Terence Blanchard: Requiem for Katrina
TB: That's extremely true. That's extremely true because I think life is all about balance. There are those that have a healthy respect for tradition and become stuck in tradition and there are those that have this desire to move forward, but are supplemented by a strong foundation. I have been fortunate to have played with some great musicians who had great foundations in music but also were extremely creative.
I recently watched this documentary on YouTube of a performance that I did with Jay McShann years ago in Paris. There were a lot of other great musicians on that gig like Benny Carter, Clark Terry, Mel Lewis, Jimmy Heathand Phil Woods. But what I remember most was not the music, but how those guys were talking about the music in the dressing room with a certain type of passion. And I said to myself, that's why they were the innovators of their time and that's why those guys are still great musicians. And now, I am working with Herbie Hancock and Wayne Shorter who have the same type of drive and desire. There is nothing that is off limits. And you can tell that they had to limit themselves at the beginning of their development in order to help develop their craft. So there has to be this balance of being fundamentally sound but also not being afraid to go into areas that you have never walked into before.
AAJ: Art always seems to be going into the unknown, bringing the tradition with it.
TB: Yes, yes. It's like going on faith. There is an analogy that is very striking that says you can drive from New Orleans to Los Angeles on a dark highway at night and as long as the lights are on, you can see 100 yards in front of you and you are confident that you are going to be OK even though you don't necessarily know where you are going. (Laughs).
AAJ: One of the areas that separate creative artists from good musicians is that most are interested in the answers, but artists are more interested in the questions, in the search itself. I hear this in your work. Are you still in a process of discovery?
TB: Oh yeah, of course. And sometimes it is not even a discovery. Sometimes you are going along for the ride just like the listener because the music can take on a life of its own. If you are truly humble and sacrifice yourself and allow yourself to surrender to the music, it will take you to places that you have never thought of. And that's what I mean about being in a car at night and having to go on faith. You have to go on faith because when you want to see the whole road from beginning to end, it becomes boring. It's boring because you are making no room for error. I tell my students that if you make love like that to your girlfriend, where you do the same thing every night, pretty soon you are not going to have a girlfriend. (Laughs).
AAJ: That puts everything into perspective.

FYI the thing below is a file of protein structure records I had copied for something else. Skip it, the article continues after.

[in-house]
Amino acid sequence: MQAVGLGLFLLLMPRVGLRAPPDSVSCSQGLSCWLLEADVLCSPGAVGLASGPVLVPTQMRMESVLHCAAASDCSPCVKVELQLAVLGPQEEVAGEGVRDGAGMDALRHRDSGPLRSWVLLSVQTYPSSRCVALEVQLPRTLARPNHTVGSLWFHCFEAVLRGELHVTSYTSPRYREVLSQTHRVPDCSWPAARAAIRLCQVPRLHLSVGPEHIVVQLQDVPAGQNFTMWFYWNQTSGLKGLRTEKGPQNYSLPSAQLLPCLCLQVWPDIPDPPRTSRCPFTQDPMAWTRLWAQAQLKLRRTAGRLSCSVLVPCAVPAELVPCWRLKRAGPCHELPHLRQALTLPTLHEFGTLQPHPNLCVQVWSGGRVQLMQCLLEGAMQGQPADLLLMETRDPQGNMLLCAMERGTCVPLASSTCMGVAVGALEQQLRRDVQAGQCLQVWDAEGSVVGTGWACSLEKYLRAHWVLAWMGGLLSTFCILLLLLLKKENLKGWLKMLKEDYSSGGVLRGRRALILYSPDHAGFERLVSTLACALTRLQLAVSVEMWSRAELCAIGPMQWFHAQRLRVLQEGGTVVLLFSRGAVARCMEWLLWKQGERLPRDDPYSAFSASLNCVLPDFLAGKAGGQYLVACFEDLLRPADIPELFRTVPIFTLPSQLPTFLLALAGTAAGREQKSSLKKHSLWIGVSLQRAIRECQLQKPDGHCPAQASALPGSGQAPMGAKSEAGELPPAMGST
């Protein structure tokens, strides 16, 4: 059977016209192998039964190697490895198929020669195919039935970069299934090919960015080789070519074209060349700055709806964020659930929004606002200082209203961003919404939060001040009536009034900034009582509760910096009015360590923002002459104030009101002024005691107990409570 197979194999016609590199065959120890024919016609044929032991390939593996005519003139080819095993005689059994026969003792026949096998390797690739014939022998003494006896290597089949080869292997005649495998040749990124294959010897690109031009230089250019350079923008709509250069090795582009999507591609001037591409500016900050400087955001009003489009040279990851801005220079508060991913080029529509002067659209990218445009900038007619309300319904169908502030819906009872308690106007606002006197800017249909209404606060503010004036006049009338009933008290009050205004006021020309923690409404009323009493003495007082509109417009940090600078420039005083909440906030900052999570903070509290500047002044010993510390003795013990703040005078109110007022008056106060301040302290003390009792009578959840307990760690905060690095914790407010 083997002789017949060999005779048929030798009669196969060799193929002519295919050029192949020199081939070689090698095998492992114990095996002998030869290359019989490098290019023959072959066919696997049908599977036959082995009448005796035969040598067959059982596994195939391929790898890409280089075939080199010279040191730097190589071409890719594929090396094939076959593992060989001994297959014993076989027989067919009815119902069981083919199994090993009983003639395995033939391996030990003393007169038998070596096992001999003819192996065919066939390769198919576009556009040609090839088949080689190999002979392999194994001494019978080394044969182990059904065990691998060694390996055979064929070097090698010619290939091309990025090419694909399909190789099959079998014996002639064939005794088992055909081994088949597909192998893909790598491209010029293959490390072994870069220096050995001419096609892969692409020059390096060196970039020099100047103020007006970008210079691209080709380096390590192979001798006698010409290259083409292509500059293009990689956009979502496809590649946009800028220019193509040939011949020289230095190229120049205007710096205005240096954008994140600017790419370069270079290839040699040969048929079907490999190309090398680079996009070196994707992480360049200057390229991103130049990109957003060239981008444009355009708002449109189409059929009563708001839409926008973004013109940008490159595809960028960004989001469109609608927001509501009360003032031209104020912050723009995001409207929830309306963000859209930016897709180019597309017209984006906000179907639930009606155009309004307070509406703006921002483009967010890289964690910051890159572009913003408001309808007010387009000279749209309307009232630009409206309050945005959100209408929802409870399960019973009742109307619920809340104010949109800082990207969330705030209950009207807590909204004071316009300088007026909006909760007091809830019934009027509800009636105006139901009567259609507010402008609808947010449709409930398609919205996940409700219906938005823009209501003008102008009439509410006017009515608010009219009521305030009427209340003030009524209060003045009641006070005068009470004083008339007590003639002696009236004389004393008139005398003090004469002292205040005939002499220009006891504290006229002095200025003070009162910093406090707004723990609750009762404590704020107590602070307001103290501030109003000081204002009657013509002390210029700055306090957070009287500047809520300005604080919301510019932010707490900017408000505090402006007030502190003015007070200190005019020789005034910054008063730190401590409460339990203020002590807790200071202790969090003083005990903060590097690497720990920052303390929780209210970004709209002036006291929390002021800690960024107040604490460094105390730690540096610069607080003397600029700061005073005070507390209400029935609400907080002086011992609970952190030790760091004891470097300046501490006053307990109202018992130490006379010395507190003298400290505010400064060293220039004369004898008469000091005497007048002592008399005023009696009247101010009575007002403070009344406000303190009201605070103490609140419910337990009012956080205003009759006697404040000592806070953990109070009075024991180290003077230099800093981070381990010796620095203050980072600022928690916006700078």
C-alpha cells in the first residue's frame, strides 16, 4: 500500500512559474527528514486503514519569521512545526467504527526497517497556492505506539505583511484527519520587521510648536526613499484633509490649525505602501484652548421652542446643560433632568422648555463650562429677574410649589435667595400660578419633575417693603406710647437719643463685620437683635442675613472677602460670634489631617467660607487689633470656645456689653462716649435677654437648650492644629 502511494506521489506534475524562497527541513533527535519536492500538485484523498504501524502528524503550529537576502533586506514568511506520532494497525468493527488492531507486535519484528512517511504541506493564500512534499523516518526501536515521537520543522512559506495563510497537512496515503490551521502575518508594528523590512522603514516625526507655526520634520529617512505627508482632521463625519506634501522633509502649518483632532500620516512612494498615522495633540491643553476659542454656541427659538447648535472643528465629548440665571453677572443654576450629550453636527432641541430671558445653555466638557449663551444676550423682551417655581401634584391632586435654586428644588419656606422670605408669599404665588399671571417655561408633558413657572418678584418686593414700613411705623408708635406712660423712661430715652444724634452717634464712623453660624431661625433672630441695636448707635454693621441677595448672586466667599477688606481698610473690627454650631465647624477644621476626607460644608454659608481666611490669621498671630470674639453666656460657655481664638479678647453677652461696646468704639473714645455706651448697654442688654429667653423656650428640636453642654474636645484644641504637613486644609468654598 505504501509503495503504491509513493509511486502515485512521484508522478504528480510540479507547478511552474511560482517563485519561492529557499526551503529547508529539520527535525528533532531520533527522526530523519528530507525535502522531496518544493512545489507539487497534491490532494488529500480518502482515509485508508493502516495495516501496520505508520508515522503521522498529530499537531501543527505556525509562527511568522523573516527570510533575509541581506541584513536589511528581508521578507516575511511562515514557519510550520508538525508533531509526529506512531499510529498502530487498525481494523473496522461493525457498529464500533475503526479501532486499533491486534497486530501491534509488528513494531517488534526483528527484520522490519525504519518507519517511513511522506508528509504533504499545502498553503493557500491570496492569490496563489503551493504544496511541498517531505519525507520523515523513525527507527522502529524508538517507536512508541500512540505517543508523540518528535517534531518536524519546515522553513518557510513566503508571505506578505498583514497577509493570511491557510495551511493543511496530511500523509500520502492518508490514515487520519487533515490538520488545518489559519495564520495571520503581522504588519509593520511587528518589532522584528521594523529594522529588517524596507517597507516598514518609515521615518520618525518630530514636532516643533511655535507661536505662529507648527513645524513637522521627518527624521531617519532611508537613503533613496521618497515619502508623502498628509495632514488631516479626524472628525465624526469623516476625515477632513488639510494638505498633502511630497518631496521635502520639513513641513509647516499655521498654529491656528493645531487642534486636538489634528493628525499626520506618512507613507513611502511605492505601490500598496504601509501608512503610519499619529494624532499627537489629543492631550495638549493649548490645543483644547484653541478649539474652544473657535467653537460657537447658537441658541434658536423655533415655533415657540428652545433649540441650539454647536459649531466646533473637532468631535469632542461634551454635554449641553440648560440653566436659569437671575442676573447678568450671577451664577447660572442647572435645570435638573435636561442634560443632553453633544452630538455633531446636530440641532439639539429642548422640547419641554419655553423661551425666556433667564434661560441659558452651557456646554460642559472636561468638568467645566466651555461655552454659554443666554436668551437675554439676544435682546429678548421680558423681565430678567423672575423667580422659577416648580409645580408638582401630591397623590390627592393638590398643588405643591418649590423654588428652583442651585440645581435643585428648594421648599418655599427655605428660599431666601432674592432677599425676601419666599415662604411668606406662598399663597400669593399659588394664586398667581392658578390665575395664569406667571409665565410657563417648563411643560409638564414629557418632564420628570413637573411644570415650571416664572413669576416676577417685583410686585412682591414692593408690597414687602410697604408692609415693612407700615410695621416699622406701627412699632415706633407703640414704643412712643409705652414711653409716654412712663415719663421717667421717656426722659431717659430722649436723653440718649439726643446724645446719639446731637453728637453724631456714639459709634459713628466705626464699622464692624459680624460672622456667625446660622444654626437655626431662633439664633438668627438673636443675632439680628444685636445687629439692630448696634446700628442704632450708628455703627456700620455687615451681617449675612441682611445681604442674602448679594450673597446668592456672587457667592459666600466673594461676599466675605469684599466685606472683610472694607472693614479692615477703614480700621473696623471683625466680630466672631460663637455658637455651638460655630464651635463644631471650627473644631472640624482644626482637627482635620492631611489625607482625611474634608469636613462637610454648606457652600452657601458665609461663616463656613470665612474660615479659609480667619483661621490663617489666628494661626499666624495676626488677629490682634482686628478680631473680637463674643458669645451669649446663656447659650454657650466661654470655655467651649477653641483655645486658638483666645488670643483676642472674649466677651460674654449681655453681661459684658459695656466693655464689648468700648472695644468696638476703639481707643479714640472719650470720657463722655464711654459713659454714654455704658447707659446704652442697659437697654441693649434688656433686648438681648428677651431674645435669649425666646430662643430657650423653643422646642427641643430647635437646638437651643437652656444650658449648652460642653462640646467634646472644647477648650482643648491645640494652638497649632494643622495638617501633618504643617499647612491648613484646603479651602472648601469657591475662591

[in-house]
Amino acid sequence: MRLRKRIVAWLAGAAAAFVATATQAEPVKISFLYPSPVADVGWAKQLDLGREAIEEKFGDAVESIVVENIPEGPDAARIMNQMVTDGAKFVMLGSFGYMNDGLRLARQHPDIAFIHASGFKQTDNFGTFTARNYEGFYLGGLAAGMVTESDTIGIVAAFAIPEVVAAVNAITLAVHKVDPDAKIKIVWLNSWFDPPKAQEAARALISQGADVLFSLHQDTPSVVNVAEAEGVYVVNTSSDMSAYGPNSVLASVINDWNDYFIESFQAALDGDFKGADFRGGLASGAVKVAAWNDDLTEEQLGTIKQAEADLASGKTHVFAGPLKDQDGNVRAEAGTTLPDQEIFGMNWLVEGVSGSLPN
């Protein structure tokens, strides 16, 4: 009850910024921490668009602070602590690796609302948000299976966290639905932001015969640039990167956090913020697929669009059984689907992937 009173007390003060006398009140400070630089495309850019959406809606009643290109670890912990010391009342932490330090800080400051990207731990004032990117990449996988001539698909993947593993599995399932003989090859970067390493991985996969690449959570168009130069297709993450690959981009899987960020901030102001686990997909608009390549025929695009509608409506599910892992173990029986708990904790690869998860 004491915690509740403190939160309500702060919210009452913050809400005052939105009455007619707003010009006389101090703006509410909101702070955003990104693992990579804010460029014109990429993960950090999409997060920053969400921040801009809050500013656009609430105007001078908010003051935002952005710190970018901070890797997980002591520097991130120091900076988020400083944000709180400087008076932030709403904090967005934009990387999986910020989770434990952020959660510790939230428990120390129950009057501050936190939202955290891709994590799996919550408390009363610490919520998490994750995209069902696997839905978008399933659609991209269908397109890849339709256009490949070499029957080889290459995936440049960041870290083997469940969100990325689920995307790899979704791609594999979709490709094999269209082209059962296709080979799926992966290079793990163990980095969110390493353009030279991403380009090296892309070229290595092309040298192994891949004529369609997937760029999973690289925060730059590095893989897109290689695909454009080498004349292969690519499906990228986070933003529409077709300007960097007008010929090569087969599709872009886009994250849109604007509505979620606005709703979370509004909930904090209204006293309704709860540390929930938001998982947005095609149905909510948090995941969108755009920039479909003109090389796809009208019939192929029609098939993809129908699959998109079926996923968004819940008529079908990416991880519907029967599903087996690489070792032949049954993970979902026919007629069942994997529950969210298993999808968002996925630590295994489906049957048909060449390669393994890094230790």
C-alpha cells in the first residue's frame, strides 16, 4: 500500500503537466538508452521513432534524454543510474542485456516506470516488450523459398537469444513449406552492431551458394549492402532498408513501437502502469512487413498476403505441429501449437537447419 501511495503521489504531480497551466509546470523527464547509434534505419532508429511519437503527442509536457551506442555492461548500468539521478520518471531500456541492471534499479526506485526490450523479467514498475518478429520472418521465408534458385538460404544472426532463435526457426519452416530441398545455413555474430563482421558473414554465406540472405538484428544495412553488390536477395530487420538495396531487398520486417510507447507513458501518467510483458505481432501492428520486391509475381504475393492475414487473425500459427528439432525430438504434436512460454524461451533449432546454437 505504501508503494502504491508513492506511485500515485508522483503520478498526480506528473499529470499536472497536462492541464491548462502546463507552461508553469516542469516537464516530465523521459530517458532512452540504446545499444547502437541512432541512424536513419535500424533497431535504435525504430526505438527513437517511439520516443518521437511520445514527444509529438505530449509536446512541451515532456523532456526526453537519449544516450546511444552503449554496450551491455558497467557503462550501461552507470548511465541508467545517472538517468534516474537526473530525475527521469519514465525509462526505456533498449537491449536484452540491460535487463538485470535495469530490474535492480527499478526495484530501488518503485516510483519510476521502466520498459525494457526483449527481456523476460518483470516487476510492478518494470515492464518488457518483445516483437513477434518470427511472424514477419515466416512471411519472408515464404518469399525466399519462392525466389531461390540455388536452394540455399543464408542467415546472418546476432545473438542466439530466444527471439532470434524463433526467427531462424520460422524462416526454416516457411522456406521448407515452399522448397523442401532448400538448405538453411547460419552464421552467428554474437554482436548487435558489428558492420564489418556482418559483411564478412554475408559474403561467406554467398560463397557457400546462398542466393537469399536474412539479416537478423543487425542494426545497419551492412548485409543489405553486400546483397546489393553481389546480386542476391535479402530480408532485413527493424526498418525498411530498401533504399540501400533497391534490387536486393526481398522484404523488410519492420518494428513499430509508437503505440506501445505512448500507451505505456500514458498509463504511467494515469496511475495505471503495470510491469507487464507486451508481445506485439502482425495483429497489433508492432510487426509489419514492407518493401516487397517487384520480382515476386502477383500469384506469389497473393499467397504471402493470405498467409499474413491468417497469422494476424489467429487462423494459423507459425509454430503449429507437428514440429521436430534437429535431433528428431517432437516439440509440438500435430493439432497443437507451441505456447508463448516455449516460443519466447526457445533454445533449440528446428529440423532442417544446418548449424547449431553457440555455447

TB: And it's funny, because that is an analogy that most people can readily understand. Because how many times have you started making love and all of the sudden that process took you into areas where you never thought you would be? (Laughs).
AAJ: That is an enlightening statement.
TB: But it's true and you know what I am saying right?
And that's the thing that I love about music. You start out and say: let's see what's happening. Then at the end, you're going: Oh damn, how did we get here?
AAJ: I also find that the great artists do not seem to separate life and music. They bring it together and you cannot tell where one ends and the other begins. The love and commitment is always there. What has influenced you to this degree?
TB: Thank you. You can't separate it because if you think about it, what is the purpose of music? If it's just a numerical logical exercise, then it's pointless. You have to separate the differences between craft and creativity. Craft gets people mired into so much and then the creativity just goes by them. When I listen to Louis Armstrong and I hear a killin' solo, I can go back and look at the craft and say it was this and it was that. But that didn't put the life force into it. Life has to be a part of your art. Herbie did an interview years ago where he said, "I'm trying to be a better father and a better husband." And when I heard that, I went wow! And that's because he was my hero. So I said: OK, this dude has a life and he is concerned with his family. He is concerned with things not about music and then you start to understand that that is what propels it.
AAJ: But very few musicians are able to get to the artistic level where you are actually able to take your life and make it a part of what you are expressing. Most are just playing the notes or are happy just to be able to put something together. So what is it that has influenced you to the degree that you are able to express this passion of who you are?